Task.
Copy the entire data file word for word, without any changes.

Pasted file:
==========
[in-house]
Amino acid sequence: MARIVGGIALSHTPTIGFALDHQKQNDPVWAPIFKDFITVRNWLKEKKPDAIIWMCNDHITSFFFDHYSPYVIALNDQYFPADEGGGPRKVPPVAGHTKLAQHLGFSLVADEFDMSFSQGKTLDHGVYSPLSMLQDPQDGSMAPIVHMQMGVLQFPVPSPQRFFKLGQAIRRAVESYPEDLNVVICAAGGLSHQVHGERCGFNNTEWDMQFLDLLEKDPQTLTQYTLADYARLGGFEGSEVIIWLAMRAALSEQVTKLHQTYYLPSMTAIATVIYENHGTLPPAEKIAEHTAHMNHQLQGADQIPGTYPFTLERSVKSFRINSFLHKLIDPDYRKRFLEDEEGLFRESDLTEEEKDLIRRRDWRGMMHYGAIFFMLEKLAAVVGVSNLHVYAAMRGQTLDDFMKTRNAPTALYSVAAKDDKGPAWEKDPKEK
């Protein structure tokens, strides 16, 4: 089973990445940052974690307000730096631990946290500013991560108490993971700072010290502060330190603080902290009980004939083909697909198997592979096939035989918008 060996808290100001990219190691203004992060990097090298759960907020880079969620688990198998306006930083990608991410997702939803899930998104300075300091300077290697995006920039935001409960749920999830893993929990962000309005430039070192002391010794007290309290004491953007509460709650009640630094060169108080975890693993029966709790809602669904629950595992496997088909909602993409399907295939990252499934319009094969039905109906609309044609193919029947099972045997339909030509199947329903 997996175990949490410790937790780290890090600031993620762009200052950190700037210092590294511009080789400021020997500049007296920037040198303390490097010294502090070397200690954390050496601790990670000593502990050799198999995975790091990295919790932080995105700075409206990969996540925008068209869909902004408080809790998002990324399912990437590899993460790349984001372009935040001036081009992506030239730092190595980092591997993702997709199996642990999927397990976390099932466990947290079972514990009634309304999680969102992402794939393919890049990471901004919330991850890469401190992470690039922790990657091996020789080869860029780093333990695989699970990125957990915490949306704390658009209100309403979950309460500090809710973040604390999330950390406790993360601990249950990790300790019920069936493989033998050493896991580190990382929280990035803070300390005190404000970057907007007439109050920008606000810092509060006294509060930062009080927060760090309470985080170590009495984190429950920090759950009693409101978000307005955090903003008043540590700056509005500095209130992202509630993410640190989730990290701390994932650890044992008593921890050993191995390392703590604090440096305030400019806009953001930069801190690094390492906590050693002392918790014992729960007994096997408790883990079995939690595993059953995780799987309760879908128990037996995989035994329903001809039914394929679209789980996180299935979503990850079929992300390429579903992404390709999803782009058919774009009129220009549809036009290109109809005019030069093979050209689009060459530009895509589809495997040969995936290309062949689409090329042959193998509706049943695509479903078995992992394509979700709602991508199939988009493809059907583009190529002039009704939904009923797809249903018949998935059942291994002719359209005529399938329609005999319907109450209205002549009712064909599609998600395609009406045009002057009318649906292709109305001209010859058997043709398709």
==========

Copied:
[in-house]
Amino acid sequence: MARIVGGIALSHTPTIGFALDHQKQNDPVWAPIFKDFITVRNWLKEKKPDAIIWMCNDHITSFFFDHYSPYVIALNDQYFPADEGGGPRKVPPVAGHTKLAQHLGFSLVADEFDMSFSQGKTLDHGVYSPLSMLQDPQDGSMAPIVHMQMGVLQFPVPSPQRFFKLGQAIRRAVESYPEDLNVVICAAGGLSHQVHGERCGFNNTEWDMQFLDLLEKDPQTLTQYTLADYARLGGFEGSEVIIWLAMRAALSEQVTKLHQTYYLPSMTAIATVIYENHGTLPPAEKIAEHTAHMNHQLQGADQIPGTYPFTLERSVKSFRINSFLHKLIDPDYRKRFLEDEEGLFRESDLTEEEKDLIRRRDWRGMMHYGAIFFMLEKLAAVVGVSNLHVYAAMRGQTLDDFMKTRNAPTALYSVAAKDDKGPAWEKDPKEK
């Protein structure tokens, strides 16, 4: 089973990445940052974690307000730096631990946290500013991560108490993971700072010290502060330190603080902290009980004939083909697909198997592979096939035989918008 060996808290100001990219190691203004992060990097090298759960907020880079969620688990198998306006930083990608991410997702939803899930998104300075300091300077290697995006920039935001409960749920999830893993929990962000309005430039070192002391010794007290309290004491953007509460709650009640630094060169108080975890693993029966709790809602669904629950595992496997088909909602993409399907295939990252499934319009094969039905109906609309044609193919029947099972045997339909030509199947329903 997996175990949490410790937790780290890090600031993620762009200052950190700037210092590294511009080789400021020997500049007296920037040198303390490097010294502090070397200690954390050496601790990670000593502990050799198999995975790091990295919790932080995105700075409206990969996540925008068209869909902004408080809790998002990324399912990437590899993460790349984001372009935040001036081009992506030239730092190595980092591997993702997709199996642990999927397990976390099932466990947290079972514990009634309304999680969102992402794939393919890049990471901004919330991850890469401190992470690039922790990657091996020789080869860029780093333990695989699970990125957990915490949306704390658009209100309403979950309460500090809710973040604390999330950390406790993360601990249950990790300790019920069936493989033998050493896991580190990382929280990035803070300390005190404000970057907007007439109050920008606000810092509060006294509060930062009080927060760090309470985080170590009495984190429950920090759950009693409101978000307005955090903003008043540590700056509005500095209130992202509630993410640190989730990290701390994932650890044992008593921890050993191995390392703590604090440096305030400019806009953001930069801190690094390492906590050693002392918790014992729960007994096997408790883990079995939690595993059953995780799987309760879908128990037996995989035994329903001809039914394929679209789980996180299935979503990850079929992300390429579903992404390709999803782009058919774009009129220009549809036009290109109809005019030069093979050209689009060459530009895509589809495997040969995936290309062949689409090329042959193998509706049943695509479903078995992992394509979700709602991508199939988009493809059907583009190529002039009704939904009923797809249903018949998935059942291994002719359209005529399938329609005999319907109450209205002549009712064909599609998600395609009406045009002057009318649906292709109305001209010859058997043709398709």